Molecular and Cellular Mechanisms of Parkinson's Disease

Project: Research project

Project Details


There are two major unmet needs in Parkinson’s disease (PD) that we propose to address. First, there is no proven strategy for preventing or slowing PD progression. The best hope for the development of a neuroprotective therapy lies in studies aimed at identifying the mechanisms governing selective neuronal dysfunction and death in PD. Second, in the later stages of the disease there is no proven strategy for ameliorating the psychomotor side-effects of palliative levodopa treatment. Levodopa induced dyskinesia (LID) diminish the quality of patient life and limit the symptomatic benefit of levodopa treatment. Ameliorating LIDs should come from a better understanding of the striatal adaptations that are responsible for their induction. In the last three years, our JPB funded group has made great progress toward these two goals. Based upon our work, NIH funded a 5-year, $23M, 58 center Phase III clinical trial in North America to determine if isradipine will slow disease progression in early stage PD patients. Work in review now shows that a novel drug – a M4 muscarinic receptor positive allosteric modulator (M4PAM) –alleviates LID in mouse models, pointing to a potential new therapy. In this renewal application, we propose to build upon our past successes to pursue new therapeutic options. Our first aim is to better characterize the mechanisms governing selective neuronal dysfunction and death in PD. Understanding why some neurons die should reveal the causes of PD and others don’t. Three inter-related lines of study will be pursued in at-risk substantia nigra dopaminergic neurons. First, we will continue our examination of the link between calcium, dopamine and mitochondrial oxidant stress. Second, we will examine how substantia nigra dopaminergic neurons change in a new mouse model of human brain aging. Third, we will examine how inflammation affects at-risk dopaminergic neurons. These studies will be pursued in collaboration with members of the PD consortium (Drs. Greengard, Dawson, Sulzer and Lindquist) and a member of the Diabetes consortium (Dr. Spiegleman). Our second aim is to characterize the striatal mechanisms underlying LID. Our grasp of these mechanisms has significantly improved in the last award period and we are poised to make significant new discoveries. Two related lines of study will be pursued. First, we will characterize changes in the wiring of the striatum that occur after dopamine is lost and then restored with levodopa therapy. One of the fundamental insights during the last award period was that these changes are profound and are strongly correlated with symptoms. We have put in place a powerful new technology to allow these experiments to be done with an unprecedented level of precision. Second, we will continue our investigation of how the mechanisms controlling the strength of synaptic connections in the striatum goes awry following the loss of dopamine and then in the LID state. This line of study in the last award period led to the discovery that an M4PAM alleviated LID. These studies will be conducted in collaboration with members of the PD consortium (Drs. Greengard and Kaplitt) as well as a member of the Alzheimer’s disease consortium (Dr. Barres). We are confident that pursuit of these two aims will bring us closer to our broader goal: to develop new and powerful therapies that will improve the lives of PD patients.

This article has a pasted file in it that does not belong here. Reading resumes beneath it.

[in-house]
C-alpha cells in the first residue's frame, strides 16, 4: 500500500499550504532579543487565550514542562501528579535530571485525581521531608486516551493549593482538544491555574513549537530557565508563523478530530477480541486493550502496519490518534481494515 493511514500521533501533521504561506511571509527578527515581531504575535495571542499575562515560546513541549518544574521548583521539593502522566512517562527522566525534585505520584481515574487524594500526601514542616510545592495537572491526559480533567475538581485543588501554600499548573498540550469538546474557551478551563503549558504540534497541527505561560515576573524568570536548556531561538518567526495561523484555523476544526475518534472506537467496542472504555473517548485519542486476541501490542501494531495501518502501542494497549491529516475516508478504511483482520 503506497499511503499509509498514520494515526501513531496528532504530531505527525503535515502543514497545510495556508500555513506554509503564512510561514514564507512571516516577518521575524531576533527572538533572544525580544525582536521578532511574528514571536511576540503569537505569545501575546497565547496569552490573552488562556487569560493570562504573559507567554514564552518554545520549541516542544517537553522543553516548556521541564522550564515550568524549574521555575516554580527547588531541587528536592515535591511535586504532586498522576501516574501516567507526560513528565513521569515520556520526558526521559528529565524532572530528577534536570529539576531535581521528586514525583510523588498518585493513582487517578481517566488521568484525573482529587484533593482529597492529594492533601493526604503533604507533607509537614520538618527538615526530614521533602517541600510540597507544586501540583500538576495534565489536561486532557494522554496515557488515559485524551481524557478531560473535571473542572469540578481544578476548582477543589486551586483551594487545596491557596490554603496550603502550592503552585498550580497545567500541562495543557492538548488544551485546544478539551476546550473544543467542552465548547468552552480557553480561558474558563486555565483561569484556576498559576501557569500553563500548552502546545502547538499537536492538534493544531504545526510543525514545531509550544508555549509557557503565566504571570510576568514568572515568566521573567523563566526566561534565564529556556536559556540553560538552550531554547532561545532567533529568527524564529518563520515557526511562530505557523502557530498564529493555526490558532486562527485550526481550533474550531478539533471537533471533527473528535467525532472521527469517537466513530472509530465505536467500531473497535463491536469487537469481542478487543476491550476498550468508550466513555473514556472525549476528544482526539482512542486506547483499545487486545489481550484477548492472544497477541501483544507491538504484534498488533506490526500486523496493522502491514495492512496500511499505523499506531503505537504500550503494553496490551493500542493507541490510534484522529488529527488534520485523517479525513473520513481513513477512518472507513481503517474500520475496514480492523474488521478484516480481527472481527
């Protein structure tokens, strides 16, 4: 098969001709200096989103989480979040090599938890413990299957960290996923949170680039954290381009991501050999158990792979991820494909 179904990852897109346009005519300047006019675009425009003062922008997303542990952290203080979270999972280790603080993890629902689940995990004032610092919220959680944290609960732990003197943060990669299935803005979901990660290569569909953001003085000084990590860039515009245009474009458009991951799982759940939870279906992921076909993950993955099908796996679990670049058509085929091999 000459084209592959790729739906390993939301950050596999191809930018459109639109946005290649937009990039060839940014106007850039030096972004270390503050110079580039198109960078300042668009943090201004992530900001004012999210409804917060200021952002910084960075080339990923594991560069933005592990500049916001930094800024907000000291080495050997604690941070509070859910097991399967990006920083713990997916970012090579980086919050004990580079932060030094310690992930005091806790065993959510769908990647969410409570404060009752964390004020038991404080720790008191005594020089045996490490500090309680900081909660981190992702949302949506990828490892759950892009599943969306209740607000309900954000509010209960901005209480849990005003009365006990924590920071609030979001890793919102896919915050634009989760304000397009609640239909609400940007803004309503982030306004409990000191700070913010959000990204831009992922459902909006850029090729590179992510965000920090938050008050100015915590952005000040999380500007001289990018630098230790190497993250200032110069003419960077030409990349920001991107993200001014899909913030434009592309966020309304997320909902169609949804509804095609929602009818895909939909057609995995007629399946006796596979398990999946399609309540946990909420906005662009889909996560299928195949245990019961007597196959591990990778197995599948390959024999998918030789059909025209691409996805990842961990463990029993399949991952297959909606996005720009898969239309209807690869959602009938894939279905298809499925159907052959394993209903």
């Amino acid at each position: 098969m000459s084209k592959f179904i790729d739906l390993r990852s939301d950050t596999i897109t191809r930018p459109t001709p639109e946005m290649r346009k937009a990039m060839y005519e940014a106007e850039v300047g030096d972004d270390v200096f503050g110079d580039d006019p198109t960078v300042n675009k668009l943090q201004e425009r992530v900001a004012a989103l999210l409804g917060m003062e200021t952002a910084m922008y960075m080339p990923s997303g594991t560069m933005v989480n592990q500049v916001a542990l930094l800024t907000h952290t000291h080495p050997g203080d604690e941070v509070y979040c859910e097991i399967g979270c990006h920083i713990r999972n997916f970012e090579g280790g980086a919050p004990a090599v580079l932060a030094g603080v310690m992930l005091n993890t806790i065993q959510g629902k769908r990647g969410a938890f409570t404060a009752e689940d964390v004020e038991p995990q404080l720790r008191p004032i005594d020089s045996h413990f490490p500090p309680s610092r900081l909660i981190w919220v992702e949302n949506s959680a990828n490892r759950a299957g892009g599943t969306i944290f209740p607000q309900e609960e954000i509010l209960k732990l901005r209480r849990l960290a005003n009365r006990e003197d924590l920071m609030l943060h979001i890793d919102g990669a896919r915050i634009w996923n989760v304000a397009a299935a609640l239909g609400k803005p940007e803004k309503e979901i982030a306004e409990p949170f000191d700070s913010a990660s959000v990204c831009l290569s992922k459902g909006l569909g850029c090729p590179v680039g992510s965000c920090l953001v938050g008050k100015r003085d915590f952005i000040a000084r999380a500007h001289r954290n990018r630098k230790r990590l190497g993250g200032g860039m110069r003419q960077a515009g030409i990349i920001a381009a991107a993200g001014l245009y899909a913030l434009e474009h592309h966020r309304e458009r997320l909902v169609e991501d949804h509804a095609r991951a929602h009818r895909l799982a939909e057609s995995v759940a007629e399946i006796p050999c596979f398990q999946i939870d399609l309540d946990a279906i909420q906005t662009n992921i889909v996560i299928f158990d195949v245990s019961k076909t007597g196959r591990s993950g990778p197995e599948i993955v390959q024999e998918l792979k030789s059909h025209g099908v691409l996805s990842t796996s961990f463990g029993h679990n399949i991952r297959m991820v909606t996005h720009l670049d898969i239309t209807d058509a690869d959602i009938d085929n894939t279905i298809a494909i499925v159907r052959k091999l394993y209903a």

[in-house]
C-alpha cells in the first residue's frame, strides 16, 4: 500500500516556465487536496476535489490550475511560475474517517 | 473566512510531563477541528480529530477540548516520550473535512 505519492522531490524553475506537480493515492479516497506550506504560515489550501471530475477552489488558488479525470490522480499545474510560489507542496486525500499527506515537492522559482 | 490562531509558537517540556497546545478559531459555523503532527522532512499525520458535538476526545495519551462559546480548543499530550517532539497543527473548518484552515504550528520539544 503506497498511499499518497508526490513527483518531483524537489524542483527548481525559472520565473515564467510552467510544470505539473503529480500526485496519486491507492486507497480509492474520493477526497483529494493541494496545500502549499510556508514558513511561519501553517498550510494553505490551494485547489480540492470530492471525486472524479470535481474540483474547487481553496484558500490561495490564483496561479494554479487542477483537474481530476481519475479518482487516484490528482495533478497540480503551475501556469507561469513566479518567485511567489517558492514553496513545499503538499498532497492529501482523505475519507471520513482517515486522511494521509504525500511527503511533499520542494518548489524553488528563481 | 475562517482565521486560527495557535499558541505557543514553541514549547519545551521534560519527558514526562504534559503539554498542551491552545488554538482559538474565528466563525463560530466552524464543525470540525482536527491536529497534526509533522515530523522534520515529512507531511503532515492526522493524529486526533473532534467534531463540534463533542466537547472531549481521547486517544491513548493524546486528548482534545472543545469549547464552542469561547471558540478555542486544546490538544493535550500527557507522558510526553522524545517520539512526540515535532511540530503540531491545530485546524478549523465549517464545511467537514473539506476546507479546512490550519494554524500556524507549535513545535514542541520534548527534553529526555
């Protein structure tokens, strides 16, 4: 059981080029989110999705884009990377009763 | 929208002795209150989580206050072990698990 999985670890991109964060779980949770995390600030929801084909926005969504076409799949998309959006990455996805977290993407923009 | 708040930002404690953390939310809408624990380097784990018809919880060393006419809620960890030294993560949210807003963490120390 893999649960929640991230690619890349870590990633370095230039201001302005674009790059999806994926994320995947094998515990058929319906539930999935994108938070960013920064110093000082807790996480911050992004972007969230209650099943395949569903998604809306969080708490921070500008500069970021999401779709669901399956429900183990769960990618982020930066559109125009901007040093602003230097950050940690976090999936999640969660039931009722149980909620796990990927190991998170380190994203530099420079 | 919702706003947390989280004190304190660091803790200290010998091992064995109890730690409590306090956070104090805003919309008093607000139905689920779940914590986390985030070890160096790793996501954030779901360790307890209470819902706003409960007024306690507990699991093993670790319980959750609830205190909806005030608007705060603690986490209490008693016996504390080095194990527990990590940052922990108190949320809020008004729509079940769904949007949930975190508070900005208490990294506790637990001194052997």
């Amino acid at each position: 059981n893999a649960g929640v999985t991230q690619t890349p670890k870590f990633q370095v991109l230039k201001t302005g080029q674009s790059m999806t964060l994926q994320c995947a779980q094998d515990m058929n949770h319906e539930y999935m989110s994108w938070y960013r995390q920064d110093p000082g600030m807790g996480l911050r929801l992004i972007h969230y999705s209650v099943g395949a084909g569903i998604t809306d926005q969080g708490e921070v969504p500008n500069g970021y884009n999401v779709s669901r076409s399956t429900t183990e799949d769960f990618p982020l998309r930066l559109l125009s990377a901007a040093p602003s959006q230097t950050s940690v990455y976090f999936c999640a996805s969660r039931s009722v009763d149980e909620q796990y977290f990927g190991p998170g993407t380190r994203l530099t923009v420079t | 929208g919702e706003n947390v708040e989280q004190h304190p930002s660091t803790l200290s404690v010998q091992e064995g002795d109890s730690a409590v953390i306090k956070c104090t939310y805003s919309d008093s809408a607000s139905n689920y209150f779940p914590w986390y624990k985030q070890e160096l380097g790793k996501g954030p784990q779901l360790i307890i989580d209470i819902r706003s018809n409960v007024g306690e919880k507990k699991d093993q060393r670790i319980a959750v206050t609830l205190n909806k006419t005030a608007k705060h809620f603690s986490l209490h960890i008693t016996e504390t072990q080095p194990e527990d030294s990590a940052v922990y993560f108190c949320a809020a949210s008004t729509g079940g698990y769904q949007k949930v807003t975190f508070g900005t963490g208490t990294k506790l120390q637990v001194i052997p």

Effective start/end date9/1/1510/31/19


  • JPB Foundation (Grant #470)


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